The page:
If you’d tell someone almost 30 years ago that a single Pokemon card can be more valuable than a house, you’d be laughed at hard. But the times are changing with cards from different sports and niches fetching unbelievable prices in the market. Case in point, this 1998 Pikachu Illustrator Holo promo card that Goldin recently auctioned off for $900,000.
Final Sale Price: $900,000
An all-time record public sale for any Pokémon card. pic.twitter.com/BgO9yPA42I
— Goldin (@GoldinCo) February 24, 2022
In a tweet by the company known for auctioning various forms of memorabilia, it was revealed that the said Pokemon card encased in a PSA 7 slab just became the most expensive of its kind in the market. The previous record was also held by another Pikachu Illustrator Holo promo card encased in a PSA slab with a similar grade of 7.
According to the auction’s official link, the said Pokemon card went through 34 bids until it finally landed on the price of $900,000. To those wondering how this simple trading card can reach such prices, it’s described to be one of the most elusive cards from Pokemon’s early years, and only 23 copies have been logged into PSA’s records.
Another fun fact about this card that makes it rarer than other early Pokemon offerings in the market is that it is the only one of its kind to feature the word “Illustrator” on the heading. It also has a distinct “pen” logo on the bottom right corner with Atsuko Nishida’s depiction of a Pikachu set amidst a colorful environment.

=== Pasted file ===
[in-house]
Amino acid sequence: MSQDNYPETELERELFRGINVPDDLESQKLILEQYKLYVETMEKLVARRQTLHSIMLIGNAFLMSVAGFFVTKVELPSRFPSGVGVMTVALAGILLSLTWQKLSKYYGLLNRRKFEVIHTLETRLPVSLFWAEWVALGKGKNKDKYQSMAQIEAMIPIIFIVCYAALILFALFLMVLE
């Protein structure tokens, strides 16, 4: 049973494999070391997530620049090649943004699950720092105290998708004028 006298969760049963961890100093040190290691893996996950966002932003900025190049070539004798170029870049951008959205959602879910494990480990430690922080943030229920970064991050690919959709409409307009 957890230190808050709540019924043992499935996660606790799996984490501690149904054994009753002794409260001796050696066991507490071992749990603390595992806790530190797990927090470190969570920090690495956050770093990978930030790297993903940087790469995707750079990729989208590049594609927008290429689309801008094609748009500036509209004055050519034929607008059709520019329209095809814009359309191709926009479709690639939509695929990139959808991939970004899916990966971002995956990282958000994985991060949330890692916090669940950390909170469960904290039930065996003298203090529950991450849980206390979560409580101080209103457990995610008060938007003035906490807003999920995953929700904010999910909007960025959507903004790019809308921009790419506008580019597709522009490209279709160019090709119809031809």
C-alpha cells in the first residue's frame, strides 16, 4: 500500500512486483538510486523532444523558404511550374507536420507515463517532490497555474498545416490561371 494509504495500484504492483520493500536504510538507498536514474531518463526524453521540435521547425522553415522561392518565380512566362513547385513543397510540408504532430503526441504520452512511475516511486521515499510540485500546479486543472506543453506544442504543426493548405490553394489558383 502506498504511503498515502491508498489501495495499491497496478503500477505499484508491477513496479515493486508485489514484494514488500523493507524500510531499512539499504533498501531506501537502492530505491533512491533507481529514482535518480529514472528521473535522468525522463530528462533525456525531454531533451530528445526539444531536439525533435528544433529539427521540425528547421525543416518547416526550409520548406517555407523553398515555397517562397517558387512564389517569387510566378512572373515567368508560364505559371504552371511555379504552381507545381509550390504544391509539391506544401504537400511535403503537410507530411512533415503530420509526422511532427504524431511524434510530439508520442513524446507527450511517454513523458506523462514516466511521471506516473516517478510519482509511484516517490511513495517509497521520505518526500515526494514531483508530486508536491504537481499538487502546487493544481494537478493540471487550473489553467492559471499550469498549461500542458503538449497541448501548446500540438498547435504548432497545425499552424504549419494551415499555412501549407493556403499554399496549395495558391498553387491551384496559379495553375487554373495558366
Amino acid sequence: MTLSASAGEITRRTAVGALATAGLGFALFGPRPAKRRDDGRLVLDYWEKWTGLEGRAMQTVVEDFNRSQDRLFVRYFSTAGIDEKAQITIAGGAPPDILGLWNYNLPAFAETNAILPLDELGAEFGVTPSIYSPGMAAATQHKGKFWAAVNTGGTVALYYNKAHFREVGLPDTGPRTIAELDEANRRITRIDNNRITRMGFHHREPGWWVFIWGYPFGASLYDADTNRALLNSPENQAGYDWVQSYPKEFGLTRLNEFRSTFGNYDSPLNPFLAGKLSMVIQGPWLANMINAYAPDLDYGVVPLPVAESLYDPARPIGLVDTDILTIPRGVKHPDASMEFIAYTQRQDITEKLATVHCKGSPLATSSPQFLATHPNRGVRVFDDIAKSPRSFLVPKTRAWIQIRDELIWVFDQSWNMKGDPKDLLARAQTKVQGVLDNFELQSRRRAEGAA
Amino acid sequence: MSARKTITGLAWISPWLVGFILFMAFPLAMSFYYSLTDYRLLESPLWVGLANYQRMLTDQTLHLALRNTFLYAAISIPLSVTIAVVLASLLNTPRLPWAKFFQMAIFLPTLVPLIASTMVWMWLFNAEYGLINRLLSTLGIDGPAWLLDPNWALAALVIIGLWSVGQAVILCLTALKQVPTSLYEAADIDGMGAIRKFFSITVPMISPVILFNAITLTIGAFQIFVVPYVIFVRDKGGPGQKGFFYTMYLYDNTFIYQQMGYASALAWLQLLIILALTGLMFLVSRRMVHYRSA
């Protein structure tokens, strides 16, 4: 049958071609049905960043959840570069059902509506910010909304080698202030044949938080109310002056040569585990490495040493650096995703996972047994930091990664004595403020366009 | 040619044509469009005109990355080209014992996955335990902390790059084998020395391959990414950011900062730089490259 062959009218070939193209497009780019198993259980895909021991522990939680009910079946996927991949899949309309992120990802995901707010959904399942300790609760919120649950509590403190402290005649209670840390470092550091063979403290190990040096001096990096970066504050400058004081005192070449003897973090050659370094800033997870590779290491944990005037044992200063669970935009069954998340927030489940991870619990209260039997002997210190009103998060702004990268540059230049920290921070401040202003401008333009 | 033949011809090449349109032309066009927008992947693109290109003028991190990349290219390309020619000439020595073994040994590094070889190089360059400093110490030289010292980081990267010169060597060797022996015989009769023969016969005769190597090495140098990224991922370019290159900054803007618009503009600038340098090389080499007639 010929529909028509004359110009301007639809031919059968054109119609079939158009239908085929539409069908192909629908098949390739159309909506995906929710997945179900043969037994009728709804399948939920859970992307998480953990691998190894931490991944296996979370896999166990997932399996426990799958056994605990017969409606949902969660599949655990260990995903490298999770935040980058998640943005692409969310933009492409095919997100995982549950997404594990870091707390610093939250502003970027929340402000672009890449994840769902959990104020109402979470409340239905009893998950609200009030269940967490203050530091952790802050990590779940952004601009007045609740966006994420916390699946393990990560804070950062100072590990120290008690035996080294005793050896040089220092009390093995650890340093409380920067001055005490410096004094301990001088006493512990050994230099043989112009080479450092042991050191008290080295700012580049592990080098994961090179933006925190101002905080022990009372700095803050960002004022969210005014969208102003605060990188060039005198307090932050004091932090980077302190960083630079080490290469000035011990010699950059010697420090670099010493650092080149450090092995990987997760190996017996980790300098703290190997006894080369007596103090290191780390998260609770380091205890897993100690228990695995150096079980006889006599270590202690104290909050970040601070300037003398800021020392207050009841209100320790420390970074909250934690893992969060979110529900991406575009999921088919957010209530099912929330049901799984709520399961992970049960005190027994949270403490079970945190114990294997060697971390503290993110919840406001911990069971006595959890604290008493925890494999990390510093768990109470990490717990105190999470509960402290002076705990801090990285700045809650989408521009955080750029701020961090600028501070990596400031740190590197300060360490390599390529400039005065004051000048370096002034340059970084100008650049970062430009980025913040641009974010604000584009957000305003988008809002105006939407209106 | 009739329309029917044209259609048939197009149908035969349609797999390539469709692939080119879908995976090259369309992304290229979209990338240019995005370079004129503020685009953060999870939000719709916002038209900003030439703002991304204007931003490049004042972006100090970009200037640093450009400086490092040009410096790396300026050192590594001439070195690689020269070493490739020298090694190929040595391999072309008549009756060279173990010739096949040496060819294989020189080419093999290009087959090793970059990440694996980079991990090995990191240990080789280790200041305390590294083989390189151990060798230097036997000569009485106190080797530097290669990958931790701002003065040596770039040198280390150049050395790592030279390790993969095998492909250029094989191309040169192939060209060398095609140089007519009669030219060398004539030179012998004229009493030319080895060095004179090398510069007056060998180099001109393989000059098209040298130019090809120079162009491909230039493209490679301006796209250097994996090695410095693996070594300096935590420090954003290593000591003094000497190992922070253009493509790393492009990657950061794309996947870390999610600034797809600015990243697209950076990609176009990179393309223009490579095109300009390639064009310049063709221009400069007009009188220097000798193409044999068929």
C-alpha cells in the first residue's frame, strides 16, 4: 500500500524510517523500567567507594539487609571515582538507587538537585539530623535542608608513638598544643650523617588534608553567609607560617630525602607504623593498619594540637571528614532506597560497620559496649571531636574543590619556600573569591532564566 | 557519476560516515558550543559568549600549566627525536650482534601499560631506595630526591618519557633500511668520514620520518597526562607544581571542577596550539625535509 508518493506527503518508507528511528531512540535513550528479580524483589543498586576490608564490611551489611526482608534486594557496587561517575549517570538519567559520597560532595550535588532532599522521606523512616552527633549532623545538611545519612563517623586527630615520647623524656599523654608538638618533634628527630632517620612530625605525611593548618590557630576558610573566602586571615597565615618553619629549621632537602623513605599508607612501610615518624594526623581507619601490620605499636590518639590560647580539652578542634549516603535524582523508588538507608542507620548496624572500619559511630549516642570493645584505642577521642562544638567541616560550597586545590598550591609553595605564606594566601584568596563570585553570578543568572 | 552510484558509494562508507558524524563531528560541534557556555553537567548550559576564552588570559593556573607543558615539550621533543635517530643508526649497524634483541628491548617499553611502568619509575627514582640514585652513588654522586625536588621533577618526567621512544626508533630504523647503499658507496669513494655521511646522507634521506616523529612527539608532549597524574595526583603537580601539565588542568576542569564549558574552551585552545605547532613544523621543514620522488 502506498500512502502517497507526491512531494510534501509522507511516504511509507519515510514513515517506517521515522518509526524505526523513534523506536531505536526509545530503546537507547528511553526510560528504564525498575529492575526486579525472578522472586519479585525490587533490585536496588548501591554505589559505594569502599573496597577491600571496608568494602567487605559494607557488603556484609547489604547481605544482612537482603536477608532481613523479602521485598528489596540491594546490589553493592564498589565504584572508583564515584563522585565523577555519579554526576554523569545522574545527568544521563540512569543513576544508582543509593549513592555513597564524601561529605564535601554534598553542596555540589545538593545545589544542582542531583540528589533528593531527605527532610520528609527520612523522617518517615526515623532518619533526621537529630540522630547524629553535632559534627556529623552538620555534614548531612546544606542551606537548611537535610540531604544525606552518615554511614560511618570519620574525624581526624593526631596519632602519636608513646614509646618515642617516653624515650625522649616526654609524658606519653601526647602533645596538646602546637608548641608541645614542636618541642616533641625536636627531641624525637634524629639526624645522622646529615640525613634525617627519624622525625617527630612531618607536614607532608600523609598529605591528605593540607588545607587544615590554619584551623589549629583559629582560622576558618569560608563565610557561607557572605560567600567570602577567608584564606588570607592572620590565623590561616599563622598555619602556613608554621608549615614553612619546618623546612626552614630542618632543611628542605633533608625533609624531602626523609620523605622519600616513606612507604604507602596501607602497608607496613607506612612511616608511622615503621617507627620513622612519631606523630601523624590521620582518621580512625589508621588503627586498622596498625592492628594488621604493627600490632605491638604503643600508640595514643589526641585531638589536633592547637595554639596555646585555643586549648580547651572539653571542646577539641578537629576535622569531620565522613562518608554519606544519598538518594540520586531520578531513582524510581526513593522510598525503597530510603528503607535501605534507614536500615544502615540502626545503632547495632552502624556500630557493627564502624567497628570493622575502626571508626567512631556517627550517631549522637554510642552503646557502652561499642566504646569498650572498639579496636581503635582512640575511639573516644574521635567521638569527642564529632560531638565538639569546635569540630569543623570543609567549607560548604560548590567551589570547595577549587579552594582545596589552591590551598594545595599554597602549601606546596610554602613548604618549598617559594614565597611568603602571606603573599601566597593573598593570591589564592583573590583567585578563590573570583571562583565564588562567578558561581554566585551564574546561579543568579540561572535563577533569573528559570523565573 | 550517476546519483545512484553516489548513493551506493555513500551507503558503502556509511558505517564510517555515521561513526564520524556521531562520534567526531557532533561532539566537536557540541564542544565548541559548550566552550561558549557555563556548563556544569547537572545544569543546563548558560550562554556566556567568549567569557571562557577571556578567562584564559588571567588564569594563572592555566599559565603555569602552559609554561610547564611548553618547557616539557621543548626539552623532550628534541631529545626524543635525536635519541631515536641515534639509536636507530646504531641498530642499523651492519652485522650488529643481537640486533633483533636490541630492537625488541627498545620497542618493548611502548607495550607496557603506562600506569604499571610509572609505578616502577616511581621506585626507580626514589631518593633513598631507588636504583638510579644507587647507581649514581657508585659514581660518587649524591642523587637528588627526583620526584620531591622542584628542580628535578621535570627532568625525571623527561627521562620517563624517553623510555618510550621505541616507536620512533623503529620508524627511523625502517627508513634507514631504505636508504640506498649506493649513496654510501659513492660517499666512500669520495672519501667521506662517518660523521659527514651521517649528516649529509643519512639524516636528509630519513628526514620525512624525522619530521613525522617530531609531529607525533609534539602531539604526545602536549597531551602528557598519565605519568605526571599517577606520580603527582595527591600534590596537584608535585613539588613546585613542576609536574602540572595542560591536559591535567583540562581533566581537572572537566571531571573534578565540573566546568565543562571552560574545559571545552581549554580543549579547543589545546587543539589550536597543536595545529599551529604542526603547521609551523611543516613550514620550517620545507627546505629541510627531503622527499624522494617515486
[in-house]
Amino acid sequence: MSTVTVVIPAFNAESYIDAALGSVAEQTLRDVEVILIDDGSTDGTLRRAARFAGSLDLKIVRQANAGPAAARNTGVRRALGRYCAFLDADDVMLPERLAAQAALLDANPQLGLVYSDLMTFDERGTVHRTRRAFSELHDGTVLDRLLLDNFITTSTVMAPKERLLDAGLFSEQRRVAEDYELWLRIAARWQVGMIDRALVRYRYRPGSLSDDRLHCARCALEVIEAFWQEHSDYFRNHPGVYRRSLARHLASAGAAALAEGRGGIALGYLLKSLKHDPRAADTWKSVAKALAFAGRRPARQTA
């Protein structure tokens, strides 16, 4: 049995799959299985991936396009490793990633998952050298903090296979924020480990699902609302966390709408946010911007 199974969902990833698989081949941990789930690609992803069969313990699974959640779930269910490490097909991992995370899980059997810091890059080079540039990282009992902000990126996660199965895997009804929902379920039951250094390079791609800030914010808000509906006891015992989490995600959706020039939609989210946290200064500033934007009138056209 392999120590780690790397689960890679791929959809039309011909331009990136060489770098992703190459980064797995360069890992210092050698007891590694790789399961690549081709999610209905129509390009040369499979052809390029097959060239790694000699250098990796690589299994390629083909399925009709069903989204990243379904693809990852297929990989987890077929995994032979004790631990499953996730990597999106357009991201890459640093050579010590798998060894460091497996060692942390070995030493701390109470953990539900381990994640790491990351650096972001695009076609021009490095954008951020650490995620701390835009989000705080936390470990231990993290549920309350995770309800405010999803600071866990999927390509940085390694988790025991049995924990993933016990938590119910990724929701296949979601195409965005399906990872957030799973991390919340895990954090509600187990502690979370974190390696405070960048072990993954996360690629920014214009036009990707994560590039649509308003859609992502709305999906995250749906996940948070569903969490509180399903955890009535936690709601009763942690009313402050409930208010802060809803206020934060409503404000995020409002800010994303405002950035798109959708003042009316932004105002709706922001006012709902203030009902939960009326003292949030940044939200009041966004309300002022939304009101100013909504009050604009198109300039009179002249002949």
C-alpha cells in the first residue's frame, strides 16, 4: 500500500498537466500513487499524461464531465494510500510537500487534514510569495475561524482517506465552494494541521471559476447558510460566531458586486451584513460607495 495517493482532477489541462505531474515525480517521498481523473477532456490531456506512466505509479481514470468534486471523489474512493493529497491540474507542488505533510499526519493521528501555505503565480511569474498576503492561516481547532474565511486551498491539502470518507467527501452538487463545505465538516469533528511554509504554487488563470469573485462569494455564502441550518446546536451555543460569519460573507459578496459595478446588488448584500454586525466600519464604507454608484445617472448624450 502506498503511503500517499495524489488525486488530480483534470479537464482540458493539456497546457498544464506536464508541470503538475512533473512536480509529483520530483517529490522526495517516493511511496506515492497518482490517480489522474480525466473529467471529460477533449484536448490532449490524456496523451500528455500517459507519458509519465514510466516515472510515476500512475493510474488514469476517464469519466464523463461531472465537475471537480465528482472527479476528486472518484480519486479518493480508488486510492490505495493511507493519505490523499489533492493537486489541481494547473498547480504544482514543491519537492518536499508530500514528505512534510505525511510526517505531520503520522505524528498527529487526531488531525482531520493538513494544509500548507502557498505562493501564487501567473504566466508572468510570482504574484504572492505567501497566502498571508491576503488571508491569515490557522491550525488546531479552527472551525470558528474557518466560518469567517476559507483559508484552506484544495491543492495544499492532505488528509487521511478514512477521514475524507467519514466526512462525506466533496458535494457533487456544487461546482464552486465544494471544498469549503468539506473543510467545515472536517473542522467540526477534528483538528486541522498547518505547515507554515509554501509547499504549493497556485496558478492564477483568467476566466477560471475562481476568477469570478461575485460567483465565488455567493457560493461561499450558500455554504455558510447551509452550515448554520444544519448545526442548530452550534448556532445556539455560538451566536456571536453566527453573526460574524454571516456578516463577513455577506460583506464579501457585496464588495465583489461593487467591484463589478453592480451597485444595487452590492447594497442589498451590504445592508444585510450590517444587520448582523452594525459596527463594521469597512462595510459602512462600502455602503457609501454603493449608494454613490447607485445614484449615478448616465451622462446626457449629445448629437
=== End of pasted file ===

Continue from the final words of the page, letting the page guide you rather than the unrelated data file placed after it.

With this new Pokemon card breaking the record of most expensive of all time, there was one claim that came first, although with insufficient proof. That claim came from Logan Paul.
Logan Paul on his $1,000,000 Holographic Charizard Chain… 💸💎 pic.twitter.com/VxXxHbVtCO
— Goldin (@GoldinCo) June 7, 2021
As he made his way towards the ring to face Floyd Mayweather in a boxing match, Paul wore a Charizard Holo Pokemon card encased in a pristine BGS 10 slab. He claimed that the said card is worth $1 million. But without any solid proof, that said claim cannot be authenticated. In fact, it was just valued at around $200,000 during the time of the said match.
Now that the actual record of $900,000 has been established, it’s safe to say that this 1998 Pikachu Pokemon card is safely in the lead. Of course, that can change down the road when another card of its kind with a better grade comes along. When that happens, expect a new record to be made in the card market.